This publicity image released by The Hartman Group shows The Rascals. In the 40 years since The Rascals disbanded, the original members are back, and on Broadway, in “The Rascals: Once Upon a Dream,” for a limited engagement at the Richard Rodgers Theatre in New York. (AP Photo/The Hartman Group)
NEW YORK (AP) — In the 40 years since The Rascals disbanded, the band’s name has sort of grown a paunch. These days, it’s more associated with a brand of motorized wheelchair than a pioneering group of musicians.
Well the original Rascals are back — and on Broadway, no less — to prove that grandpa can still rock out.
During a two-hour concert at the Richard Rodgers Theatre, the four — Felix Cavaliere on keyboard and vocals, singer Eddie Brigati, drummer Dino Danelli and guitarist Gene Cornish — seem to have taken musical Viagra.
Brigati gleefully smashed two tambourines against his thigh and Cornish playfully threw guitar picks into the crowd. These pioneers of blue-eyed soul were having fun and that became infectious.
The show is part of a 15-concert stand and combines live performance, video reenactments, archival concert, op-art backdrops and psychedelic lighting. Steven Van Zandt, the guitarist for Bruce Springsteen & the E Street Band, shares directing duties with visual designer Marc Brickman.
The band, only reuniting recently under Van Zandt’s careful prodding, prove to have a deep and rich catalog including the hits “It’s a Beautiful Morning,” ”How Can I Be Sure,” ”People Got to Be Free” and “I’ve Been Lonely Too Long.” They breeze through 30 songs that span rockabilly, funk, blues, soul and psychedelic. Three backup singers, a bassist and extra keyboardist round out the sound.
They kicked it off with “Once Upon a Dream” and smartly made the crowd wait a full hour before giving them what they ached for — “Good Lovin,'” which brought everyone to their feet. The band could have ended it there — leaving plenty of time for fans to snap up $65 hoodies and $30 T-shirts — but kept going.
The music is periodically interrupted by filmed footage of the bandmates talking about how they met in the 60s, worked together, withstood the British invasion and then broke up by the early 1970s. (“It all went dark,” they say as the toll of mismanagement, drugs and infighting took their toll. “We missed the 70s. And the 80s. And the 90s.”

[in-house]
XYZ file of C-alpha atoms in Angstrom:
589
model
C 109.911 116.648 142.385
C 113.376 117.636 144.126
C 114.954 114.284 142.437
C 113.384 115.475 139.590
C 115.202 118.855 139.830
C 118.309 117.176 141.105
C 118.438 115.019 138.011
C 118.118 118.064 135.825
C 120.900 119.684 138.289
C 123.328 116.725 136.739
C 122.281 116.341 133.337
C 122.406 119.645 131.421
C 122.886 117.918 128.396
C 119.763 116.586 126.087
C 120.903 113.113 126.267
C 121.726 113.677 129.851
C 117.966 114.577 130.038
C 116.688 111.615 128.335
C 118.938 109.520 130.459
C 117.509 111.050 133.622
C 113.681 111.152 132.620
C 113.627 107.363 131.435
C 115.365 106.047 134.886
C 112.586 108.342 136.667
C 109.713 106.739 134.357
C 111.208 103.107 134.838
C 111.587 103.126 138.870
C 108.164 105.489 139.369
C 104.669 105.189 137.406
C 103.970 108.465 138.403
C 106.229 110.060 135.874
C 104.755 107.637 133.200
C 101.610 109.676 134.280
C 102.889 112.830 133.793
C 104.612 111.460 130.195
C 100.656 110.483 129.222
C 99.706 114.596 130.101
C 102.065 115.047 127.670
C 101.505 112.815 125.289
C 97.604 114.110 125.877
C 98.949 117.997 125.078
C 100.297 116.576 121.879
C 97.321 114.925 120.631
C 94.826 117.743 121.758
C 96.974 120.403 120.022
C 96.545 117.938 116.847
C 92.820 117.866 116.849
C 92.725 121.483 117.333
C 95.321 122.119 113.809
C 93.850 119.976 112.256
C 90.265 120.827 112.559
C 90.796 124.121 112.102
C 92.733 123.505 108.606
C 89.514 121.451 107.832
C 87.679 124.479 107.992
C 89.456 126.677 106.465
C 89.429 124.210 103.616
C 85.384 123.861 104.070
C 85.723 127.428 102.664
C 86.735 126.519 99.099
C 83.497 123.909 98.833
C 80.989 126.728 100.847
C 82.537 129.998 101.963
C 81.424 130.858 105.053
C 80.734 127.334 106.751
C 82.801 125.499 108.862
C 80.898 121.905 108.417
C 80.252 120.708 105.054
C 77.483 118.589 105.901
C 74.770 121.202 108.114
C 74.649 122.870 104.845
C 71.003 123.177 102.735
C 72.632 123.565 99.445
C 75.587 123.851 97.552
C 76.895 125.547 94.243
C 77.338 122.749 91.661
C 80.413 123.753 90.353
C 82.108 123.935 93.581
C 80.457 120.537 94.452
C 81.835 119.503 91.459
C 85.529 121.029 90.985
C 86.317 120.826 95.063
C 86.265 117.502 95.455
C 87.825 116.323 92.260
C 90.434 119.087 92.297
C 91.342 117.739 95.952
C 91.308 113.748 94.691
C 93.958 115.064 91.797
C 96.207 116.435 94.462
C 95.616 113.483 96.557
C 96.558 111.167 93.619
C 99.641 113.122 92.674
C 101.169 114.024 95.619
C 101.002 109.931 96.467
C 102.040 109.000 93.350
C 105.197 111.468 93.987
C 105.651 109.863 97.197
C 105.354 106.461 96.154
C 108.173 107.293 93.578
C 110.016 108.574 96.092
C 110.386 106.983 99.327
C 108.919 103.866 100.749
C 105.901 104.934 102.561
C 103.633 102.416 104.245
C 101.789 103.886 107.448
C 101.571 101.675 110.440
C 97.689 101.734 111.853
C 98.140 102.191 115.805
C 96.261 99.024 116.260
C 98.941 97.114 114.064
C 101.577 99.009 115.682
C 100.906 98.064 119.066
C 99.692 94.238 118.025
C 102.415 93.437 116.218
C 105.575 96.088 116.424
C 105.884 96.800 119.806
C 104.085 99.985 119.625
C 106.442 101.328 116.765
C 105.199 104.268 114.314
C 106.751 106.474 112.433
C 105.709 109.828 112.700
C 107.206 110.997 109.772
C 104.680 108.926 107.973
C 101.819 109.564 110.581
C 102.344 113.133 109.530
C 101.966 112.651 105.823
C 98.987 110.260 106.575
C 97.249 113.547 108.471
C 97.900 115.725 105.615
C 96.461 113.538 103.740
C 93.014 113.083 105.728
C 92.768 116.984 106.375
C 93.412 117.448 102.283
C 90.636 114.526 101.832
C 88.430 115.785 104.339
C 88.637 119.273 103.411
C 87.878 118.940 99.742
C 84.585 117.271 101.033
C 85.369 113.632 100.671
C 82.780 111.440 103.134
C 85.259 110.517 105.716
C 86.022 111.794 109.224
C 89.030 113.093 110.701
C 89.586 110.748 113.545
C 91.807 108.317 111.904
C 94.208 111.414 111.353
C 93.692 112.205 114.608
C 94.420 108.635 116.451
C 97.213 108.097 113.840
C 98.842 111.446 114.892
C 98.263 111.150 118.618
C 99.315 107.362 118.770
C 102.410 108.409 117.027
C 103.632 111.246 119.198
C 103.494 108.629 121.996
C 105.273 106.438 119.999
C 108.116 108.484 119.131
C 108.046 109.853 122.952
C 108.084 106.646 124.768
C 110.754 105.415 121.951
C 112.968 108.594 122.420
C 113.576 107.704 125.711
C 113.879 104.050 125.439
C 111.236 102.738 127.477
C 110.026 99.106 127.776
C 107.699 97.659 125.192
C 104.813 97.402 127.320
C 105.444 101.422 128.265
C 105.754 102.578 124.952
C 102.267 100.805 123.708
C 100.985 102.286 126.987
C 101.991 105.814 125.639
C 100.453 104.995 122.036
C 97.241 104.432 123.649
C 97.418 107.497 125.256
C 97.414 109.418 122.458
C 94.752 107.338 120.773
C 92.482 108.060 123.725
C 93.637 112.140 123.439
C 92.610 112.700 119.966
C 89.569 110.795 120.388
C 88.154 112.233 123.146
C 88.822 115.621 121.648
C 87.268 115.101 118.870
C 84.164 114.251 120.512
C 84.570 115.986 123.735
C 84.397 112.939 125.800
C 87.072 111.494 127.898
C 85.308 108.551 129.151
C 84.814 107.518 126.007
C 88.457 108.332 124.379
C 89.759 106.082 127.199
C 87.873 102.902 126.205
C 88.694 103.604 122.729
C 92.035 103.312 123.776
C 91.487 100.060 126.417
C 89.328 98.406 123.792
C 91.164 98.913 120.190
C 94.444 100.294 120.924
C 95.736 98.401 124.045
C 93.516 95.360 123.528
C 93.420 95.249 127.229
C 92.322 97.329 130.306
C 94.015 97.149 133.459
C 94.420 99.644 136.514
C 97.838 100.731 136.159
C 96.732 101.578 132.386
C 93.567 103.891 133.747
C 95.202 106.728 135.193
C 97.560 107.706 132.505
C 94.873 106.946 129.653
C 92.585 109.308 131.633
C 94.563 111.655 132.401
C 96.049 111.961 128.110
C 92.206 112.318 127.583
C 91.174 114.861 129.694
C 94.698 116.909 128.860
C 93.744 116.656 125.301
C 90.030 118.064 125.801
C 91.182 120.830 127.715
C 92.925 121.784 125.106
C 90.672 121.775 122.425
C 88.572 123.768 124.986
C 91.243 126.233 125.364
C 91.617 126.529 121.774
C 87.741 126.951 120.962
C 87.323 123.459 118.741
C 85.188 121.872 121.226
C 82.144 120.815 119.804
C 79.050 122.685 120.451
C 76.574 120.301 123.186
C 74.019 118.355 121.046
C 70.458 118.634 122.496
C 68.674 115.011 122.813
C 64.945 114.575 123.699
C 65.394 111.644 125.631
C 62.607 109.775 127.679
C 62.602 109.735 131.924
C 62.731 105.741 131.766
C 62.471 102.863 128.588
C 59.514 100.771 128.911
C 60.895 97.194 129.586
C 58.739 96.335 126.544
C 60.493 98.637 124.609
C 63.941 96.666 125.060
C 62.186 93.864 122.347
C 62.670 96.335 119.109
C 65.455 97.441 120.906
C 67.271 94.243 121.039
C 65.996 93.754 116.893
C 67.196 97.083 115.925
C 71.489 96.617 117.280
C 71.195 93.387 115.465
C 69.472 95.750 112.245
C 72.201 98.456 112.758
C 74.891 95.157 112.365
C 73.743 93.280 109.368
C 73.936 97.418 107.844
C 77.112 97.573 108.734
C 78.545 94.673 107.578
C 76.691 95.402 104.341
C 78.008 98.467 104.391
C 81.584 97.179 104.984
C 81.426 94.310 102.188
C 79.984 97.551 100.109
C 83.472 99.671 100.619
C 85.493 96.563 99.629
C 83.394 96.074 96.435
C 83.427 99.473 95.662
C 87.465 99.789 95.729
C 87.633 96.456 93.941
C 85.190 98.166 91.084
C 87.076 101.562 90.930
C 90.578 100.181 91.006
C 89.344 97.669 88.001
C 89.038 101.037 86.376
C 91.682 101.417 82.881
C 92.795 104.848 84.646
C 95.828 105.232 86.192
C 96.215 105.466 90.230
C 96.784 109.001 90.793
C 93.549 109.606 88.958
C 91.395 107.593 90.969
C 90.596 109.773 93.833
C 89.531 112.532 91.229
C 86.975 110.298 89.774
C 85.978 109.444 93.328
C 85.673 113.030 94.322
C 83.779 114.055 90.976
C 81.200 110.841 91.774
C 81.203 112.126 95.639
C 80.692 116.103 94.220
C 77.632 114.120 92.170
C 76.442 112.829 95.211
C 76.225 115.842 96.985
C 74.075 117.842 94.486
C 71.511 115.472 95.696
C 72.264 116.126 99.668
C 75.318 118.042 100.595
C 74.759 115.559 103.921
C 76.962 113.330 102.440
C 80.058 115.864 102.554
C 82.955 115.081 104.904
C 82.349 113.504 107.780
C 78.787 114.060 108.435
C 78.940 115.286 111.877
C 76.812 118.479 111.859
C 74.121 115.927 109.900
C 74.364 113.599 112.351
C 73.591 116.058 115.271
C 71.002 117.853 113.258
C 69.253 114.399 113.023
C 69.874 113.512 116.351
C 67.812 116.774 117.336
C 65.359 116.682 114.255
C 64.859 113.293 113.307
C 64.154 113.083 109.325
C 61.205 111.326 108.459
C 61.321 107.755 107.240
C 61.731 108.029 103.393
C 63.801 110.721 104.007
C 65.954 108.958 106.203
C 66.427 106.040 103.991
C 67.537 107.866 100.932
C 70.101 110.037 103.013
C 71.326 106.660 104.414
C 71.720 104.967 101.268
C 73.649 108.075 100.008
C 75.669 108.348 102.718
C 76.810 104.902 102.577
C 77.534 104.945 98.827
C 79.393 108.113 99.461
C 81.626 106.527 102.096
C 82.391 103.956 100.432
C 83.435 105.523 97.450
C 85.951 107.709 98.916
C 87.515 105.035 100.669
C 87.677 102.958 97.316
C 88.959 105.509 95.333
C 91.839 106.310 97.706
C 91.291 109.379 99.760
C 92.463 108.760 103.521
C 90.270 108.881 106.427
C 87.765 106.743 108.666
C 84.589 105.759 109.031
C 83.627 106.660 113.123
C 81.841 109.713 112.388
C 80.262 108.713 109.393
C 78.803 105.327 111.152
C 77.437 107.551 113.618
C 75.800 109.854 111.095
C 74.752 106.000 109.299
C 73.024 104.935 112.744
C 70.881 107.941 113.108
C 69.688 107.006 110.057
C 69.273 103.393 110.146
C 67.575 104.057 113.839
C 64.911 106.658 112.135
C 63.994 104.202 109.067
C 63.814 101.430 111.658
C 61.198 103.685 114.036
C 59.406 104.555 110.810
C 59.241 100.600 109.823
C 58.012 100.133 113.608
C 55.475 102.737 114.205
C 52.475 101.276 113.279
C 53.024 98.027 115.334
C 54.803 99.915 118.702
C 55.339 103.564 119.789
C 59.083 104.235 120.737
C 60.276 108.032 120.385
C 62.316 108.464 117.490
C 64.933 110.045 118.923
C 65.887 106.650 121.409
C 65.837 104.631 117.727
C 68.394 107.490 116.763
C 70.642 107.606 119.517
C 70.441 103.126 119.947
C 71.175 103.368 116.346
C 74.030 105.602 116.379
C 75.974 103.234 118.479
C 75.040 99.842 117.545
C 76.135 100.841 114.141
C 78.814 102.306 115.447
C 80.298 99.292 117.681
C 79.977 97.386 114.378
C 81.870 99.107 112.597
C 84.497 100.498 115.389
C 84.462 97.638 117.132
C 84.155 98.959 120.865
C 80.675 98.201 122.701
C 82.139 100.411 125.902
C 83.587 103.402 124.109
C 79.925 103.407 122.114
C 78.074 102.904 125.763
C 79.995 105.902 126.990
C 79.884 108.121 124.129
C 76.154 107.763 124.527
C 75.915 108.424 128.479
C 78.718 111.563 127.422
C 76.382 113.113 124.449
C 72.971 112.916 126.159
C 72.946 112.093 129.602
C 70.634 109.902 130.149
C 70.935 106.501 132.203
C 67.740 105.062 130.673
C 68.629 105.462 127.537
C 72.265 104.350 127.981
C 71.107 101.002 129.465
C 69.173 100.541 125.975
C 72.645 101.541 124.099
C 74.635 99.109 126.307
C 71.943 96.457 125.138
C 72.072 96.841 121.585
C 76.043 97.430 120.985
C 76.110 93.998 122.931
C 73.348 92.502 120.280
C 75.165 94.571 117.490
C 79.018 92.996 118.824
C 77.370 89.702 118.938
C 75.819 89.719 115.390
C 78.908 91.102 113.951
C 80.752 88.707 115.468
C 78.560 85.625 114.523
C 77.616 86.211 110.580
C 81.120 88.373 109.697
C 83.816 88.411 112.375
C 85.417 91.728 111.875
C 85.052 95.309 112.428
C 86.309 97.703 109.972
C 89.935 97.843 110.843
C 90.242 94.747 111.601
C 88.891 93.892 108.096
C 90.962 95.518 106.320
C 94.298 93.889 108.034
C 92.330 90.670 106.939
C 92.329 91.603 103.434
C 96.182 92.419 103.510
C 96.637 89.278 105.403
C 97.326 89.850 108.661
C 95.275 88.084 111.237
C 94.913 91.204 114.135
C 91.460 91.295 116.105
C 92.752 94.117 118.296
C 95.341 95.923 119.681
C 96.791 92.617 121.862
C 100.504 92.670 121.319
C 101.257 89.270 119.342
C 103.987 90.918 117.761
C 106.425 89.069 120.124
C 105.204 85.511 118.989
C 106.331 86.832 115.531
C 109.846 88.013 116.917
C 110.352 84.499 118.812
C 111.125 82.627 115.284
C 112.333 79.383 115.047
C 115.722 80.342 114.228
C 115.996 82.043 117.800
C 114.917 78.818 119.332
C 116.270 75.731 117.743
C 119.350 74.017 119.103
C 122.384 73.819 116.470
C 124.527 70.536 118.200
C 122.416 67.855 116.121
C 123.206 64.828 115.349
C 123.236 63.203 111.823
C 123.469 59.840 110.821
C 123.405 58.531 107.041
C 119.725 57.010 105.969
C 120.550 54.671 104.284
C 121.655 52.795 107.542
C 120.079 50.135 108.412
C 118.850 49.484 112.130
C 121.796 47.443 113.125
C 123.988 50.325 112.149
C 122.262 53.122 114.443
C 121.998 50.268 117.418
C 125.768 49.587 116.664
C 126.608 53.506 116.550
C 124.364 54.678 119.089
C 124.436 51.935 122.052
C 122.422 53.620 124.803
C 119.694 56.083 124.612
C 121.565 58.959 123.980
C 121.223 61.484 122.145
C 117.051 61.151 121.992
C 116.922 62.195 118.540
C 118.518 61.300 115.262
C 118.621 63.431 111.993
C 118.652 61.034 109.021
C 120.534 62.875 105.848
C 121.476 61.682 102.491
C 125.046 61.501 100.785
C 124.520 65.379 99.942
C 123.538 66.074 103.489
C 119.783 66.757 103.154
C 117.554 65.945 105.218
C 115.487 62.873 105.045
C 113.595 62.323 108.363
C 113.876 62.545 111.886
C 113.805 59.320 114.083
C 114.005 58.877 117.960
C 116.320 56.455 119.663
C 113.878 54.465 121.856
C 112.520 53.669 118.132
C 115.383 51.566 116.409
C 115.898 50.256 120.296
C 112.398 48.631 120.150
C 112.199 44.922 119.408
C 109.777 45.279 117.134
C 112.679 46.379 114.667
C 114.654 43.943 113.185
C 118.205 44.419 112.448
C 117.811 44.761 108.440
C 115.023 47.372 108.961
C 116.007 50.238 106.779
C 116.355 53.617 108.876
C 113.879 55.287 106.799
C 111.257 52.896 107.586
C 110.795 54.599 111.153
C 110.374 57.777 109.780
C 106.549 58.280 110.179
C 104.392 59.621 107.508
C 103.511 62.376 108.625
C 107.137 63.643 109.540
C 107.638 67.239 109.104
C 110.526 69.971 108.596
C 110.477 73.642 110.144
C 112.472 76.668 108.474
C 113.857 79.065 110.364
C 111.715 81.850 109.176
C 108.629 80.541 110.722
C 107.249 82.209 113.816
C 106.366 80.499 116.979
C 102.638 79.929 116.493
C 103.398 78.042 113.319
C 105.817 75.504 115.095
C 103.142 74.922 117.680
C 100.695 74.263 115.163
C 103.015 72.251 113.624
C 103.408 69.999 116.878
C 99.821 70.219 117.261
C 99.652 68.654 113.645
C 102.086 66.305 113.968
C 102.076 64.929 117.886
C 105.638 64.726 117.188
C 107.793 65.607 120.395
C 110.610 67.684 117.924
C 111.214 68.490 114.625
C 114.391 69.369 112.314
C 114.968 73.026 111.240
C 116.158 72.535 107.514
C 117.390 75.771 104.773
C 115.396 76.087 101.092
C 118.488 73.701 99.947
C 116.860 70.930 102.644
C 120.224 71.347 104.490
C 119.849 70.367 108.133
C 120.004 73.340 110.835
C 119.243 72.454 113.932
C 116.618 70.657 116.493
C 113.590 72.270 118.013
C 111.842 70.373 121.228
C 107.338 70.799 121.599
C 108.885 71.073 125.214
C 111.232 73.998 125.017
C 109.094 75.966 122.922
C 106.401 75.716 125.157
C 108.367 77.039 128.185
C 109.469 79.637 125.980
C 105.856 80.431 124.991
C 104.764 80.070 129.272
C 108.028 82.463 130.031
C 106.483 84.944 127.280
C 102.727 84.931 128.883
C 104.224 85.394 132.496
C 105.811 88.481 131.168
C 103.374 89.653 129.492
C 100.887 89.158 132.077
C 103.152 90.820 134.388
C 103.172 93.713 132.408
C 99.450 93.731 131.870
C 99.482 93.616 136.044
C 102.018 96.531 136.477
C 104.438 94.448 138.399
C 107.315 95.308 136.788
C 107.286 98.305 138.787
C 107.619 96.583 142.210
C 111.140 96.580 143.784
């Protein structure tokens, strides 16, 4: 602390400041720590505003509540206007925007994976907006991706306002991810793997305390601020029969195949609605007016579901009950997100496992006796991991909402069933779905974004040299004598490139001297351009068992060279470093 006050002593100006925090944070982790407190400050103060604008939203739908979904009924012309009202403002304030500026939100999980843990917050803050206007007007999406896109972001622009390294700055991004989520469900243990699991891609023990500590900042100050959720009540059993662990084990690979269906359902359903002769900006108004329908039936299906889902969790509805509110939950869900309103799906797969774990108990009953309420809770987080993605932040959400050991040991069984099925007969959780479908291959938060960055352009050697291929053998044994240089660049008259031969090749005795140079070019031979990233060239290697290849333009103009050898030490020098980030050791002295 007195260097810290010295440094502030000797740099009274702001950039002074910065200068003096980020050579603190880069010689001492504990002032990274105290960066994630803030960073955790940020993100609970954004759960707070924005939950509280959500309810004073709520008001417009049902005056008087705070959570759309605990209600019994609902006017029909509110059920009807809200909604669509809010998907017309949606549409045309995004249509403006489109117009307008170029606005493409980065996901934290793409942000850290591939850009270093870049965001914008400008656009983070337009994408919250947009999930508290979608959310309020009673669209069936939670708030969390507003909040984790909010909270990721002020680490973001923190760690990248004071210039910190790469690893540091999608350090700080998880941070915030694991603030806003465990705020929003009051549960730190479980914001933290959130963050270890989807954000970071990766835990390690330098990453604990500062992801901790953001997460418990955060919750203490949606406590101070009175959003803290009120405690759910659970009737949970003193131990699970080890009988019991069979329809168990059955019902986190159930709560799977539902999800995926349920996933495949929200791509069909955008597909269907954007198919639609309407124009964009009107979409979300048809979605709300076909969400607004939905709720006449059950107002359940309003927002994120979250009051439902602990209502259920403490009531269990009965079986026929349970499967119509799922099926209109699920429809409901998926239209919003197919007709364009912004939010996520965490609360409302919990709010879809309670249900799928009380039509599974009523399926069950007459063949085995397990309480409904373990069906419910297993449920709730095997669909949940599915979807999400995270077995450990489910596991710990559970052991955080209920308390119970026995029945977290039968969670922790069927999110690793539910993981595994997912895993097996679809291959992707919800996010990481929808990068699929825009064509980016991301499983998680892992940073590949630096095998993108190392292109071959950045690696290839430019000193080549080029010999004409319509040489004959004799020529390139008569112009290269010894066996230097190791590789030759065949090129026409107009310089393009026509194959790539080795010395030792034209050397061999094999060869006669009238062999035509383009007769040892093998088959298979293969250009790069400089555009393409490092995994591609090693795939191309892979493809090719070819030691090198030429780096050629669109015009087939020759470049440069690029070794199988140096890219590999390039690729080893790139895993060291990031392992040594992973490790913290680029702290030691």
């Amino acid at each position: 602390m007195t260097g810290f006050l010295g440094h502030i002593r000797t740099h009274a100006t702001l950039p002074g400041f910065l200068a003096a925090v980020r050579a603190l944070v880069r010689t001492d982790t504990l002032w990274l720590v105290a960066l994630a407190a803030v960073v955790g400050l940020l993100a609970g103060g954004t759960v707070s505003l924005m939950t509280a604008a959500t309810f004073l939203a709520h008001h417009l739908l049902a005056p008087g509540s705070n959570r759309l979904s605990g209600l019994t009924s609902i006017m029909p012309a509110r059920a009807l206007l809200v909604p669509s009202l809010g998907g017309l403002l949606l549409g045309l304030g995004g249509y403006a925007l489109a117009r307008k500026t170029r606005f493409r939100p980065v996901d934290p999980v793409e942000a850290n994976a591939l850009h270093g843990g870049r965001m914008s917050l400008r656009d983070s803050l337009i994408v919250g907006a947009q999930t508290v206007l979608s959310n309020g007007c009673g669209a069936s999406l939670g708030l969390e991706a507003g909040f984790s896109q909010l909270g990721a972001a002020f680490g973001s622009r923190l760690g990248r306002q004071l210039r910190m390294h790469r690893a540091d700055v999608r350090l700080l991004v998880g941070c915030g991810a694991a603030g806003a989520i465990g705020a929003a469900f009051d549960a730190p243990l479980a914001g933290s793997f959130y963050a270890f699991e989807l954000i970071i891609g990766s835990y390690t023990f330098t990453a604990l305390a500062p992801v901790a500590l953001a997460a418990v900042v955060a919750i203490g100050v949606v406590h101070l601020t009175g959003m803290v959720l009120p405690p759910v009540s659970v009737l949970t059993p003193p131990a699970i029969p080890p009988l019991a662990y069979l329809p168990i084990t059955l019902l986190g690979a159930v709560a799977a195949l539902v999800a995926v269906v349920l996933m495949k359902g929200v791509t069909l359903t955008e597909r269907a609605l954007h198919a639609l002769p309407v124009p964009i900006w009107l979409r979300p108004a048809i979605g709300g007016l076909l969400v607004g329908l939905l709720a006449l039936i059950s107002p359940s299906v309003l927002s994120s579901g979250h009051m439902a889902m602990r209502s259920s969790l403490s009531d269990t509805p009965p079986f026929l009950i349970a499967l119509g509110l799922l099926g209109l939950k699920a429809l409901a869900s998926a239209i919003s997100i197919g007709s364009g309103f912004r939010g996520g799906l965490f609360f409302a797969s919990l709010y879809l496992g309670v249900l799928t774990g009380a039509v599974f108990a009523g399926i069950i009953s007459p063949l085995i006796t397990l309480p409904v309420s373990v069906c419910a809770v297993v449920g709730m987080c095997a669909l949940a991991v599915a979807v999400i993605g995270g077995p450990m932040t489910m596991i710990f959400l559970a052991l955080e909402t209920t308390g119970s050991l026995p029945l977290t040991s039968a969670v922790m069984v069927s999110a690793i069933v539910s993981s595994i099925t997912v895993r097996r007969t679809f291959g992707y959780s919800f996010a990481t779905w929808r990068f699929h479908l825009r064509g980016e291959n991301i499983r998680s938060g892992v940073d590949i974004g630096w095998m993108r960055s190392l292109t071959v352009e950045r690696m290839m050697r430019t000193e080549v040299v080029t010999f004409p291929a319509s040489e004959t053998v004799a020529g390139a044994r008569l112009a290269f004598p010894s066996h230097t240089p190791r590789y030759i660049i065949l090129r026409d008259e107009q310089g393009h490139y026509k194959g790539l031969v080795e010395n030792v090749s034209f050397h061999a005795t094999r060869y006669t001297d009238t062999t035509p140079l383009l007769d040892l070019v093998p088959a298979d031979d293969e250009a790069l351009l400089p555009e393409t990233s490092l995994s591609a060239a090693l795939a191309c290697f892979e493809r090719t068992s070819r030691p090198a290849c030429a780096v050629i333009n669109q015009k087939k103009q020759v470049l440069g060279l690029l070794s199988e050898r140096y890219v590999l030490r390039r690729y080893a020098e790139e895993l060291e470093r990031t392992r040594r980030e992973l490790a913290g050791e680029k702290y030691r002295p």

There are a few cute scenes with actors playing the younger versions of the middle-aged men onstage. But there’s precious little concert footage of the four back when they were prowling the New York-New Jersey club scene. Nor are there any ad-lib remarks, just recorded ones.
The projections aren’t universally awesome — sometimes there’s nothing on the massive 50-foot-by-25-foot LED back screen. Sometimes it’s hazy ’60s babes bouncing about, or cartoons, or what looks like an octopus eating its young. And lots and lots of blooming flowers. Their outfits are mostly suit pants and flower-pattered shirts under vests. Brigati bravely topped his outfit with a matching scarf.
But it’s the music that rightly stands out and The Rascals prove they were more than just a few hits. Songs like “Too Many Fish in the Sea,” ”If You Knew” and “Hold On” show their range. The voices of Brigati and Cavaliere are still strong even if they no longer have the roundness of youth. That matters little — it’s just nice to see everyone groovin.’
Brigati has perhaps the best line in the show. Just before the band had a big break, he was involved in a serious car accident. Still badly injured, his bandmates dragged him to work and he miraculously recovered. “Any good band is kind of a miracle, right?” he muses.